Published on November 18, 2013 | by Danil Boparai

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MIA’s Matangi fails to turn activism into art

M.I.A.

M.I.A performing in Iveraray [flickr: Izabela Nowak]

★★★

Matangi “Maya” Arulpragasam, or M.I.A. as we know her, definitely splits opinion.

It’s hard not to wonder whether she revels in it. It’s been an eventful eight years since the politically charged UK hip-hop/dance artist released her critically acclaimed debut Arular.

Since then, we have seen her use her media presence to highlight the genocide of Tamils and support the Tamil Tigers, a freedom fighting group her father was a member of, which led to accusations of being a terrorist sympathiser.

She publicly attacked Pitchfork and The New York Times on Twitter, accusing them of racism, shared a stage with Jay-Z and Kanye West at the 2008 Grammy’s whilst heavily pregnant, stuck her middle fingers up during her 2012 Superbowl performance with Madonna – which led to a lawsuit from the NFL – and notably backed Wikileaks founder Julian Assange during his rape accusation.

Panned

M.I.A. the activist seemingly has a lot to say, but there had been a lingering feeling that M.I.A. the artist has lost the ability to translate her message musically.

Whilst her second album Kala was equally as brilliant as her first, generating international crossover success with the single Paper Planes, her third album Maya was panned by critics, passed off as a “vanity project” that seemed to highlight style over substance.

There were glimmers of hope for M.I.A. fans with her Vicki Leekx mixtape, which included the brilliantly catchy Bad Girls, which is carried over to this album.

While many complained that her last effort was tuneless and a hard listen, Matangi is a pleasant return to her earlier songwriting, with catchy lyrics scored by thumping beats and exotic pop melodies.

Power

“M.I.A. coming back with power, power” she announces at the end of lead single Come Walk With Me – a track with mellow beginnings that soon becomes a trademark dance effort from the 38-year-old.

She’s still her confrontational self on this record, attacking America on Boom Skit: “Brown girl, brown girl/Turn your shit down/You know America don’t wanna hear your sound/Boom boom jungle music/Go back to India/With your crazy shit, you’re bombing up the area”.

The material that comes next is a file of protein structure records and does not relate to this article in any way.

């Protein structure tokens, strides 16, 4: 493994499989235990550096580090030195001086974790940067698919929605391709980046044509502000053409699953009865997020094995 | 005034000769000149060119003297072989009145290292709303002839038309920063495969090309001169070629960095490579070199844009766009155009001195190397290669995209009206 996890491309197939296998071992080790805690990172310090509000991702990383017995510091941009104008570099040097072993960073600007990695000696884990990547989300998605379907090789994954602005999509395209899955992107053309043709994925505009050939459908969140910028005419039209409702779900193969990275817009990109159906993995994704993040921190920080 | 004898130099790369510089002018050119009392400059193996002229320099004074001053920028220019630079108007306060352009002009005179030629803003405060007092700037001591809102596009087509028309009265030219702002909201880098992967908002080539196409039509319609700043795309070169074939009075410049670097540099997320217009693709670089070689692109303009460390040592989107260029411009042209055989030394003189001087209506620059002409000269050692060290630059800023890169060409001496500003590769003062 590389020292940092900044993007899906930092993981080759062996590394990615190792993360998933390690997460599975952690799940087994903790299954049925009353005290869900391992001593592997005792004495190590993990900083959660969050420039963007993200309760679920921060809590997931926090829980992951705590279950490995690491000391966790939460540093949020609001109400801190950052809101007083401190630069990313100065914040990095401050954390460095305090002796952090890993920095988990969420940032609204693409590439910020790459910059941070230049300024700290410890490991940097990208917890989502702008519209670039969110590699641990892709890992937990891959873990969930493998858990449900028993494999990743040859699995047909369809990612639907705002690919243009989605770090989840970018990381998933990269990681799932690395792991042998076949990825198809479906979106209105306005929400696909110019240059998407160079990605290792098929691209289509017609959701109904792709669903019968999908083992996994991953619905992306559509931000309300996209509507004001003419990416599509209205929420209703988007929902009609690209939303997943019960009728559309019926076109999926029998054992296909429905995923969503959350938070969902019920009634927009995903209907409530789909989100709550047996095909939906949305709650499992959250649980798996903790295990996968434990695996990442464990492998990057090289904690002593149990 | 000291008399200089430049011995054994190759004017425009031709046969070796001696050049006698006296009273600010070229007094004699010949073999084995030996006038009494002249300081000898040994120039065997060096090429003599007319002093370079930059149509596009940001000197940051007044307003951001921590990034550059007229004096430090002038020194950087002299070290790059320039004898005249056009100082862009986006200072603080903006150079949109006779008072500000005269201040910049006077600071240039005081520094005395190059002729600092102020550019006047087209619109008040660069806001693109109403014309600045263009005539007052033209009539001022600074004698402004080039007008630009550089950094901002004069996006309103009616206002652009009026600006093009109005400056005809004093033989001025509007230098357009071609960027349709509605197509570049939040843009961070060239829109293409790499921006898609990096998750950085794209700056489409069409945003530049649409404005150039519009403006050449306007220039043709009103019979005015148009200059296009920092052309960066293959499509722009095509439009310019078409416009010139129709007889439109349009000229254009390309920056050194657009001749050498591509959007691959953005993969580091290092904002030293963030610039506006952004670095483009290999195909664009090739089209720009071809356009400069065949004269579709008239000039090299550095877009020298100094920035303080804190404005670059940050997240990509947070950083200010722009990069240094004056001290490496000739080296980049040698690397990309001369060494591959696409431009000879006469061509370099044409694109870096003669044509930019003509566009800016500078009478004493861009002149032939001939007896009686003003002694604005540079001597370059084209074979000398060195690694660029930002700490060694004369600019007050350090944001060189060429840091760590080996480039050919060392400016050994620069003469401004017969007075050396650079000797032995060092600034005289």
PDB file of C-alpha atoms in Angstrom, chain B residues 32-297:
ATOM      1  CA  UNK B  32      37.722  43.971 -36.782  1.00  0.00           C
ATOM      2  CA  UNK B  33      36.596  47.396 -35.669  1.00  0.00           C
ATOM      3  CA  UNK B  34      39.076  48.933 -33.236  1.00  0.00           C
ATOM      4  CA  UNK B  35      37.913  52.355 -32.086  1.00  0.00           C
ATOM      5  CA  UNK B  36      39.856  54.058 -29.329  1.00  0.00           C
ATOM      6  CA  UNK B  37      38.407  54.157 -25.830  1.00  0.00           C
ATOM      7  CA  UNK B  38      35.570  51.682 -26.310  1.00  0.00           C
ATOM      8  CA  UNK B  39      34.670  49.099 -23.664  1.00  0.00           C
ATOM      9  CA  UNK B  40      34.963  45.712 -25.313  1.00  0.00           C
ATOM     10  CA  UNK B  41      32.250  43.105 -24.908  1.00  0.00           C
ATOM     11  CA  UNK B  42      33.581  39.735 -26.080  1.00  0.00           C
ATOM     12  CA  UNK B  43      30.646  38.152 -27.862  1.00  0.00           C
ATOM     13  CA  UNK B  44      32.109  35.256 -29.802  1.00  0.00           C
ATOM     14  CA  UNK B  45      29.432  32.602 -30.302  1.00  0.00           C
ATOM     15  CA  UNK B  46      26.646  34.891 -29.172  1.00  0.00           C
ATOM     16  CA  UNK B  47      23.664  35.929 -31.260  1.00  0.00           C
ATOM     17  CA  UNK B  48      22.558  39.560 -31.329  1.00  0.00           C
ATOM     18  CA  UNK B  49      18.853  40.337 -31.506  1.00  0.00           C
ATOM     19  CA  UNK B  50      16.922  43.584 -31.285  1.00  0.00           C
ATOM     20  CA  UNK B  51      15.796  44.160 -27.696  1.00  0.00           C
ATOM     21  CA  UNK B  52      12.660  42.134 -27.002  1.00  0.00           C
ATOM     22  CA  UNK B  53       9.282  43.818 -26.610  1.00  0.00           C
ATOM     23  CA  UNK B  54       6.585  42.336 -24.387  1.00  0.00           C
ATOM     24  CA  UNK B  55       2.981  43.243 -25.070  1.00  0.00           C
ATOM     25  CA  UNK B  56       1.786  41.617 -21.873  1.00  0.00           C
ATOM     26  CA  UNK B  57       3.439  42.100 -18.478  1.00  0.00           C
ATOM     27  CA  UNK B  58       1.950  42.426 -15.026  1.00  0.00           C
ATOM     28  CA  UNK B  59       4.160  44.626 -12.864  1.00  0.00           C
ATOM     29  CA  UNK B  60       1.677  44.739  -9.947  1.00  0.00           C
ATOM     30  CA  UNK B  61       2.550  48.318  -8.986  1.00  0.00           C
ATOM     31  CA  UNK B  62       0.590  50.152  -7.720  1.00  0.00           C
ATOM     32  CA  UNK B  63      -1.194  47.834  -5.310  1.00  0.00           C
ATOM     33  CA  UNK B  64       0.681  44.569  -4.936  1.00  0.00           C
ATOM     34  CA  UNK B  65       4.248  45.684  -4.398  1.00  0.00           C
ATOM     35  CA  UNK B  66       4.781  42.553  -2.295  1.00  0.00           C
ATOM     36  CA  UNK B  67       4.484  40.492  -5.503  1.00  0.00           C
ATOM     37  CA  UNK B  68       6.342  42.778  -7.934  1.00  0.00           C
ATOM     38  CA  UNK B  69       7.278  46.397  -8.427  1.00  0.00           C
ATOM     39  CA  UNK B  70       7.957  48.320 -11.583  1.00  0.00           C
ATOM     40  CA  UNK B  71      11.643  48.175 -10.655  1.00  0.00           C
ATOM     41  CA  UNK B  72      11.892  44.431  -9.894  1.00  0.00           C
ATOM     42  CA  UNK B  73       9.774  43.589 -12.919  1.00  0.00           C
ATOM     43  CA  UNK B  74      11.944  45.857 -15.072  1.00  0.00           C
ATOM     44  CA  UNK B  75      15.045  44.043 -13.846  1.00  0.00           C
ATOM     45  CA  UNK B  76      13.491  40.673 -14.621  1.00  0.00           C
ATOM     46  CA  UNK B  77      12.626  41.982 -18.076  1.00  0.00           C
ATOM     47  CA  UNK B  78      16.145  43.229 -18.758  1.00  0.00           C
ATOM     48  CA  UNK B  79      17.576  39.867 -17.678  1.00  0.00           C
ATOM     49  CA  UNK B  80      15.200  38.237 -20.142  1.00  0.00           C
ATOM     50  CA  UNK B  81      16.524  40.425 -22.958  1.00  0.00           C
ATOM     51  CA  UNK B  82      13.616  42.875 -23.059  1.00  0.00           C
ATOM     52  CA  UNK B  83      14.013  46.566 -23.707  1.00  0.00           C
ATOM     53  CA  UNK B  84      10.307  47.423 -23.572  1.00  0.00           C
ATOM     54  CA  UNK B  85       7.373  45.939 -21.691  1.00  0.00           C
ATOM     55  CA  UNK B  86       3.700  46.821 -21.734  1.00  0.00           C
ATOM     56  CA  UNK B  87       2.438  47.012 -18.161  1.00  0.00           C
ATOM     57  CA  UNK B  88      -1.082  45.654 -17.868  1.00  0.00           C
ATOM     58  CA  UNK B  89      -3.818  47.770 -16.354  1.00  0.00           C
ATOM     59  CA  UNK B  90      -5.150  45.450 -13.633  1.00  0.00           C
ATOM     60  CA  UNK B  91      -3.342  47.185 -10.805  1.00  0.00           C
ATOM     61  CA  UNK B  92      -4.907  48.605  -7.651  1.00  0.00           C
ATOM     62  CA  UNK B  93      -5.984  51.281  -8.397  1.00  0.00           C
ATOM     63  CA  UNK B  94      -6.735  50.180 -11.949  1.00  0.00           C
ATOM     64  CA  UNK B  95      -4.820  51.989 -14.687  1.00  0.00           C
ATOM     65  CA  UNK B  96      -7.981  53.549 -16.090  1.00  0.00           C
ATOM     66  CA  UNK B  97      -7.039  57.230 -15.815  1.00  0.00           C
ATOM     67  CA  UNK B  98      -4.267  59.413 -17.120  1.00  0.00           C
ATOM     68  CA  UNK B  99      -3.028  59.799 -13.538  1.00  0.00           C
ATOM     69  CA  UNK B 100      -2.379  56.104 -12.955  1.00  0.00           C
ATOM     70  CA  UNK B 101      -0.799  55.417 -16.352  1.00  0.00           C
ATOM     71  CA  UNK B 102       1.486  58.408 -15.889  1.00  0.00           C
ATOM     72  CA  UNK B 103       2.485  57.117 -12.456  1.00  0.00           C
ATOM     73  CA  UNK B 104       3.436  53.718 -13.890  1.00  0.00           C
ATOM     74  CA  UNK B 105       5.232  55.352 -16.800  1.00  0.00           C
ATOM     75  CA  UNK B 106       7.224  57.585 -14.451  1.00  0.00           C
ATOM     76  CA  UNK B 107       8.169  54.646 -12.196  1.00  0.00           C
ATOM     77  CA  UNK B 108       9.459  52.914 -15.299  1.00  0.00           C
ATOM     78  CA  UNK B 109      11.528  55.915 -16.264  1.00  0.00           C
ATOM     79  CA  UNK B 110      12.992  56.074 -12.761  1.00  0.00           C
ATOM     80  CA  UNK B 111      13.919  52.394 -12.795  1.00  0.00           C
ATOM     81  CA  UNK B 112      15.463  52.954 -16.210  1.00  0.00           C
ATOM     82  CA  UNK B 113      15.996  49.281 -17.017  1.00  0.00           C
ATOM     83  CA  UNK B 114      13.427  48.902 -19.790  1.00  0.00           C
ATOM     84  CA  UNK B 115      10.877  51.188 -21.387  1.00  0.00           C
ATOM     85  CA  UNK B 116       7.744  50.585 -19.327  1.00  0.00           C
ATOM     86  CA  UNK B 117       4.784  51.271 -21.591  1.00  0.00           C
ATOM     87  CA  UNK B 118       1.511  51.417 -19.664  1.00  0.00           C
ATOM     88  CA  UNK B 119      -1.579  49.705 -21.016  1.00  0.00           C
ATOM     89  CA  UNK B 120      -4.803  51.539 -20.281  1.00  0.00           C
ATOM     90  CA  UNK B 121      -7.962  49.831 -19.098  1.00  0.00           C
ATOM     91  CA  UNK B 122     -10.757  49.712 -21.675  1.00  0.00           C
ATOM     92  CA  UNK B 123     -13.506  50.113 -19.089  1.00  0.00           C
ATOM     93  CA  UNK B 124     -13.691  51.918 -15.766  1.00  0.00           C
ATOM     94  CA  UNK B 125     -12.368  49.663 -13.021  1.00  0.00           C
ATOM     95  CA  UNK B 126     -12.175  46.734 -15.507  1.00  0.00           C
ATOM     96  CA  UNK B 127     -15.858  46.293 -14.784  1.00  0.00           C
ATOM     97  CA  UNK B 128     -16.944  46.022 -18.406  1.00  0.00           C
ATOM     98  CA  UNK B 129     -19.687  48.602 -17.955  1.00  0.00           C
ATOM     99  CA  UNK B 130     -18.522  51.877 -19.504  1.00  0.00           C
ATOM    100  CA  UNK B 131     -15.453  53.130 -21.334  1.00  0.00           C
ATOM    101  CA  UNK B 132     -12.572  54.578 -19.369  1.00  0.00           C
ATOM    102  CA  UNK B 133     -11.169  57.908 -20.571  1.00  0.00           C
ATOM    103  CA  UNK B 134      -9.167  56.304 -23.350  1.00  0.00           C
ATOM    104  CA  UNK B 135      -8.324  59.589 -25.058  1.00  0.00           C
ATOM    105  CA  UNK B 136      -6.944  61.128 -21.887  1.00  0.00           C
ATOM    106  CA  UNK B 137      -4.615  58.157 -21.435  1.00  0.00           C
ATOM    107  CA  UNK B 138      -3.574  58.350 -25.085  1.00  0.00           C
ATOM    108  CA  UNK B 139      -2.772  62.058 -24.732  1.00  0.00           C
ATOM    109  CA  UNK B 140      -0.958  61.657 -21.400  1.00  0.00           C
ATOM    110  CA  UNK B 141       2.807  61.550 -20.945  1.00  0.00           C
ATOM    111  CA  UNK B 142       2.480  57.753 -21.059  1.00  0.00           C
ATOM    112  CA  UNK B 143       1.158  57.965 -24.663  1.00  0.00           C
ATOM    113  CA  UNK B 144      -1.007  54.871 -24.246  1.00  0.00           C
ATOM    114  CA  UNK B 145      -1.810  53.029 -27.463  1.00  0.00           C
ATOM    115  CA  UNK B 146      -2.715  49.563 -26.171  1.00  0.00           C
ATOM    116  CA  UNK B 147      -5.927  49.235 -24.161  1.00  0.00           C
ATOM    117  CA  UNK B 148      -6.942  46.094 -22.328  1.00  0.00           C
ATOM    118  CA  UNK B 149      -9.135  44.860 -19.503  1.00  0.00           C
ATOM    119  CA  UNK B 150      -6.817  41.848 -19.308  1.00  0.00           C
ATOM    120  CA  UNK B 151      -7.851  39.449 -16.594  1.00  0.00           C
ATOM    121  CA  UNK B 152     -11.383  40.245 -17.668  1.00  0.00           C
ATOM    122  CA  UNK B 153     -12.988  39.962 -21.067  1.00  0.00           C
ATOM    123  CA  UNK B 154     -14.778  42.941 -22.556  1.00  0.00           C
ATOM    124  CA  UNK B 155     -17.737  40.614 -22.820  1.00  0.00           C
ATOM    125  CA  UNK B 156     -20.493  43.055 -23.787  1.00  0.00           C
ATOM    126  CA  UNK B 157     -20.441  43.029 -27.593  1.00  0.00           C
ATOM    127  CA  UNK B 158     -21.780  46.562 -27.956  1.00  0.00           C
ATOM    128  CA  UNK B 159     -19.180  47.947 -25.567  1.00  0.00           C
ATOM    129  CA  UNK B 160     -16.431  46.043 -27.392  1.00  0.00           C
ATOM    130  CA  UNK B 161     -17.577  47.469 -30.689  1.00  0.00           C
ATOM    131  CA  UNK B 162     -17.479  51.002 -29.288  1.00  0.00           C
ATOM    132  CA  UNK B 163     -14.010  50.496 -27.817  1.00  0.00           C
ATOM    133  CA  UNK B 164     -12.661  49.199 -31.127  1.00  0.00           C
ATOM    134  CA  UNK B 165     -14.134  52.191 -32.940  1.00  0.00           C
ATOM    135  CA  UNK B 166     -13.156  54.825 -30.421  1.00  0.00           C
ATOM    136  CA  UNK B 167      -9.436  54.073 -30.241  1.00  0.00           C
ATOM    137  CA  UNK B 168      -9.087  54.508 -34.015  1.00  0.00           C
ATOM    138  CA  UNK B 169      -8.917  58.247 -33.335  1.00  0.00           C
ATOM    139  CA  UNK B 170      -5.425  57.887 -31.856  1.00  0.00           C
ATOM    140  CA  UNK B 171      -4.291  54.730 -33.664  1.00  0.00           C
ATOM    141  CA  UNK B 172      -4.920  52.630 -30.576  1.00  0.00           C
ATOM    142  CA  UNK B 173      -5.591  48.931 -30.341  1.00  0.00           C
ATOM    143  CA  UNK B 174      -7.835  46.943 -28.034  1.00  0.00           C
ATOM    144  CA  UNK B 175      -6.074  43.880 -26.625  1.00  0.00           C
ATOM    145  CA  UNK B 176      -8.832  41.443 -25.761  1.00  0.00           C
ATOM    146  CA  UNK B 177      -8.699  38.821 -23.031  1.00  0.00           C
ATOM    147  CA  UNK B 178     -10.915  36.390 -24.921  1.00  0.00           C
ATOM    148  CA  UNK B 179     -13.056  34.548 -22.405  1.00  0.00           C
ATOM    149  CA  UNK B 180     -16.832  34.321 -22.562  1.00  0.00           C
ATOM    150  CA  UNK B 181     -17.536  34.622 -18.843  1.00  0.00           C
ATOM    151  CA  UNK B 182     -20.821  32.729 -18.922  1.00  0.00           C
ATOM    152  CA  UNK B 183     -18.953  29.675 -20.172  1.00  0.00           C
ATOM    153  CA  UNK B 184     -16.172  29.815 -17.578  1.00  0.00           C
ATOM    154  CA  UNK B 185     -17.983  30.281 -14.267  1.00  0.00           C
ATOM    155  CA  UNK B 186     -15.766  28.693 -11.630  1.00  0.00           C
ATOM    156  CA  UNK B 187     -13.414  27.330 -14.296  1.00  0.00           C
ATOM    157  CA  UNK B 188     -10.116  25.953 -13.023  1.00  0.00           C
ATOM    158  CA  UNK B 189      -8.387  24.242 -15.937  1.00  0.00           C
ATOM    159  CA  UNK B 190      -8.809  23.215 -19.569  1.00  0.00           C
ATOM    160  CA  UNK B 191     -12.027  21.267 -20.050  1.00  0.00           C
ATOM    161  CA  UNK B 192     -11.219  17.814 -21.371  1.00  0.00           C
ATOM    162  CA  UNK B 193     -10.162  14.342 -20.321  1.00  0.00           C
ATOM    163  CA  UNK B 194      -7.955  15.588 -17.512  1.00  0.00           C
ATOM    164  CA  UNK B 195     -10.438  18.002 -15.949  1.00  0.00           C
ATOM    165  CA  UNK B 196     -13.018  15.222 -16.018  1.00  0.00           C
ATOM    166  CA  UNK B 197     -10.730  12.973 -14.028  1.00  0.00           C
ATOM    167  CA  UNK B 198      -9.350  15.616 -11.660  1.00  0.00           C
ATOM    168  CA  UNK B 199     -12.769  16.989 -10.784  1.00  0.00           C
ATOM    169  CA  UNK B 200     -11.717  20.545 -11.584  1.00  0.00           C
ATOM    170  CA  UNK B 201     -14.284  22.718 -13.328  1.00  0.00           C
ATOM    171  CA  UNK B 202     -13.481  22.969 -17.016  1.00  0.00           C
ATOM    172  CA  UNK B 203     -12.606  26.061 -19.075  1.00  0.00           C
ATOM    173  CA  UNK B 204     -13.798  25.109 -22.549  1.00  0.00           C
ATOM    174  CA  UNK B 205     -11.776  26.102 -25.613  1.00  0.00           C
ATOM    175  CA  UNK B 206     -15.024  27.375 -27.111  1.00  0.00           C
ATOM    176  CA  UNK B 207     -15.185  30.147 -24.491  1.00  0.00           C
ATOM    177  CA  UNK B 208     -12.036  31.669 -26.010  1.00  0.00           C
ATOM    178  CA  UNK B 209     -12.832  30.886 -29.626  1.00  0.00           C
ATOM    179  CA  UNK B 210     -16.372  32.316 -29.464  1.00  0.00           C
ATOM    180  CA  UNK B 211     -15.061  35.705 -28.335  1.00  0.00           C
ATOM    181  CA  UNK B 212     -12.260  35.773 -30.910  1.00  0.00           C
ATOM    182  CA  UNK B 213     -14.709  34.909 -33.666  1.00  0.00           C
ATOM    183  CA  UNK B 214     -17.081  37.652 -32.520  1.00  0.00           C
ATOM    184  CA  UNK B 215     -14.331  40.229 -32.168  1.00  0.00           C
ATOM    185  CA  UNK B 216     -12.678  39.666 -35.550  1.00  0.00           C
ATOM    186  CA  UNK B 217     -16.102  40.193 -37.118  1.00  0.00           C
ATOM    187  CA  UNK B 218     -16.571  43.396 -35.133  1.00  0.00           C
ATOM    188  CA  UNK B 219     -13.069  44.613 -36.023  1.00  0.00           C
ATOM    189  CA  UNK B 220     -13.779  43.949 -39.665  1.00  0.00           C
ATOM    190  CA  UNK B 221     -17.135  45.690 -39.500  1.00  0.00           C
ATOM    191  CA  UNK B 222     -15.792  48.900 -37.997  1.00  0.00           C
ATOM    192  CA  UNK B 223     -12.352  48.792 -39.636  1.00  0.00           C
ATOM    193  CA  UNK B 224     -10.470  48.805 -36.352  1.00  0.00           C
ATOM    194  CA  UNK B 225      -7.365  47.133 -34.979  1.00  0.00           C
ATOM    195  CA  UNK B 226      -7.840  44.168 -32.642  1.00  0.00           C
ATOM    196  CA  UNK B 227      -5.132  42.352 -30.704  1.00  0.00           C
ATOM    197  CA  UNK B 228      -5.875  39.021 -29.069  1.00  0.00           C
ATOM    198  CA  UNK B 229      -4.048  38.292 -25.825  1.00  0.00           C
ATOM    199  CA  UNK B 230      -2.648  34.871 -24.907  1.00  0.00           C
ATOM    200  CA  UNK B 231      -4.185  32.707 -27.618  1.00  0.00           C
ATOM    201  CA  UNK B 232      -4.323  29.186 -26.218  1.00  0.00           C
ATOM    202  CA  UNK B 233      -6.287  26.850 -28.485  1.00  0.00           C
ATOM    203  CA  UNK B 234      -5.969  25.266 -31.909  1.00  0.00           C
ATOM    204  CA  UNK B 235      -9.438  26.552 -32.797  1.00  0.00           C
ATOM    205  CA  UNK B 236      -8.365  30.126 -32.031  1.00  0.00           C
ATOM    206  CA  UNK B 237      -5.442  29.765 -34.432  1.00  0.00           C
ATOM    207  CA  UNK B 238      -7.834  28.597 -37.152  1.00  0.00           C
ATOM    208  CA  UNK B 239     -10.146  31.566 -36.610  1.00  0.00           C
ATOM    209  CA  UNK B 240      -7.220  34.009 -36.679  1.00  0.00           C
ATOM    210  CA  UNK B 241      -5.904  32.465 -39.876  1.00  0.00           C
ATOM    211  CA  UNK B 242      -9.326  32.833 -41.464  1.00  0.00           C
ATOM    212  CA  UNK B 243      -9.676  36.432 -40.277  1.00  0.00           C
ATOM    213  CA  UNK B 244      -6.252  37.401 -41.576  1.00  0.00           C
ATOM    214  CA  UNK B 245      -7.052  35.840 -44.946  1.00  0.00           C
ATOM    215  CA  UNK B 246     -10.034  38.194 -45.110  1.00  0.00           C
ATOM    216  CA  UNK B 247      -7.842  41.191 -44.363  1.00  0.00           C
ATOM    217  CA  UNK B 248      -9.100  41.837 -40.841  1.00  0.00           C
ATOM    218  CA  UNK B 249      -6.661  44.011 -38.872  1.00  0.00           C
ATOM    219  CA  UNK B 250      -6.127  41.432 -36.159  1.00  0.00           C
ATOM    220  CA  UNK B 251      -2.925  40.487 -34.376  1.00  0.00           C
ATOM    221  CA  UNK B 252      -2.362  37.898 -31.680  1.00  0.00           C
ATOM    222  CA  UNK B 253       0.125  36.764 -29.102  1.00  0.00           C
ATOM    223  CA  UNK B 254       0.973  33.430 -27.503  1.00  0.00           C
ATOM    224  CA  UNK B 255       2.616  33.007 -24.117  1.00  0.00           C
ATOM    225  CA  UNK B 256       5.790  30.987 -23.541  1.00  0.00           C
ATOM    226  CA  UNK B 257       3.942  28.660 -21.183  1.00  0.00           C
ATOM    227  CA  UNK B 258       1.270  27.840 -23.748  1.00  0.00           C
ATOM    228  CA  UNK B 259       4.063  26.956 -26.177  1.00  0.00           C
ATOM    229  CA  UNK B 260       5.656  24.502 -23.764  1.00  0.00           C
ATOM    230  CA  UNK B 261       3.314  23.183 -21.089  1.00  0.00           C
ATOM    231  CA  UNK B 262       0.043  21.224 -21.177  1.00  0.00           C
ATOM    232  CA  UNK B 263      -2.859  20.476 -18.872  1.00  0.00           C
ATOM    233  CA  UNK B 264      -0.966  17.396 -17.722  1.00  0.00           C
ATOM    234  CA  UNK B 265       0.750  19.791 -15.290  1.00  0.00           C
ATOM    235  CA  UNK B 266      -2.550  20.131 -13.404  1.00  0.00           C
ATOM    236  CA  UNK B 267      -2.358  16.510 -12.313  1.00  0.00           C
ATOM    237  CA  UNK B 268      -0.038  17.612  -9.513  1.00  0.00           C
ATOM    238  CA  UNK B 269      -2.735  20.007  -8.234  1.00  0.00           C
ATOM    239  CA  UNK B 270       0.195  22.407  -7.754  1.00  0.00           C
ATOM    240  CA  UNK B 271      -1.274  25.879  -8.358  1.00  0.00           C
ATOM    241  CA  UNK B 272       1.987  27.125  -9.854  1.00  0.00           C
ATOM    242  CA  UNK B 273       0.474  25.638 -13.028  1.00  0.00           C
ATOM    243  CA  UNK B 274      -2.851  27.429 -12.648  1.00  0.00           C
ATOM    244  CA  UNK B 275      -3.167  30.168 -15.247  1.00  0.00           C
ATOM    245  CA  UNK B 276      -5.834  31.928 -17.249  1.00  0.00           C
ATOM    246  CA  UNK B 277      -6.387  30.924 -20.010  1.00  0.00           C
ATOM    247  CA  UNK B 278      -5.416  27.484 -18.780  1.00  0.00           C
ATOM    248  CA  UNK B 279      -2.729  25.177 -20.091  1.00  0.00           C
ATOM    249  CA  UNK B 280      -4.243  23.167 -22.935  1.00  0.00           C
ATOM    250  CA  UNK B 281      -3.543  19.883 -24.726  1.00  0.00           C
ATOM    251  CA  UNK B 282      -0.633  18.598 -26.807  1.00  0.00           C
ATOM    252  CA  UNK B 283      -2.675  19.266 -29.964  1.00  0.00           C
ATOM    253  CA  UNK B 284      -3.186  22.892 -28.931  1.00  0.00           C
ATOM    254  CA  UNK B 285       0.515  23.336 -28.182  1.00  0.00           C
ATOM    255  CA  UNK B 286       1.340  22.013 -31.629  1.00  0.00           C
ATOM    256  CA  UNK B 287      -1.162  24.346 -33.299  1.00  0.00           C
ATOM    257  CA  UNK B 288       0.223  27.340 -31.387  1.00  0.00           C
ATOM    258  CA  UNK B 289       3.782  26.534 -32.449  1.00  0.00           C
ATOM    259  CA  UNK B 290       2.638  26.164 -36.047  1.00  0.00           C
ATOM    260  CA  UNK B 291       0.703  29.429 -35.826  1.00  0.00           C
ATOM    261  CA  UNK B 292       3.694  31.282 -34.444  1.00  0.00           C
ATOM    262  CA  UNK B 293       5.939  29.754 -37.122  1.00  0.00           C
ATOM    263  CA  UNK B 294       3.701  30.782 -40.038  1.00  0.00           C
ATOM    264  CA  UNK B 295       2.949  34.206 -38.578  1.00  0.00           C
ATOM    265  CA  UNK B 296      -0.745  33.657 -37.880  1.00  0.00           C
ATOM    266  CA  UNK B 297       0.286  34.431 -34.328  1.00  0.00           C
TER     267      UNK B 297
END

But while most of the album works well – she delivers one of the rap performances of her career on Bring The Noize – there are some disjointed moments, which disappoint.

Second track Matangi opens with Yeezus wannabe screams and M.I.A. bizarrely reeling off the names of random countries; “Somalia! Bosnia! Cuba! Colombia!” followed by some obvious creative block; “I’m so tangy/ they call me Matangi”. This lazy lyricism so early on undersells the rest of the album’s clever wordplay.

Project

The fact that the album has some shelved material due to her well-publicised album delay also lets down the overall project.

Art and fashion has recognisably played a big part in M.I.A.’s career after threatening her way into CSM – “I told them I’d go and be a hooker in King’s Cross and make a film about it and come back in three years’ time and be like, ‘this is what happened to me when I got rejected by Saint Martins'” – and the forward thinking artist attempts keeps it on trend with Exodus and Sexodus, two very similar but beautifully orchestrated R&B tracks.

The album also features YALA, a two-years-too-late retort to Drake’s YOLO anthem The Motto, which oddly finds her chanting “YOLO” on the chorus.

Despite some of its frustrating misgivings, Matangi is overall an enjoyable return to form from Arulpragasam. If it had been released on time perhaps it could have been as effective as intended, but as we know by now, M.I.A. doesn’t like to make things easy for herself.

 

 

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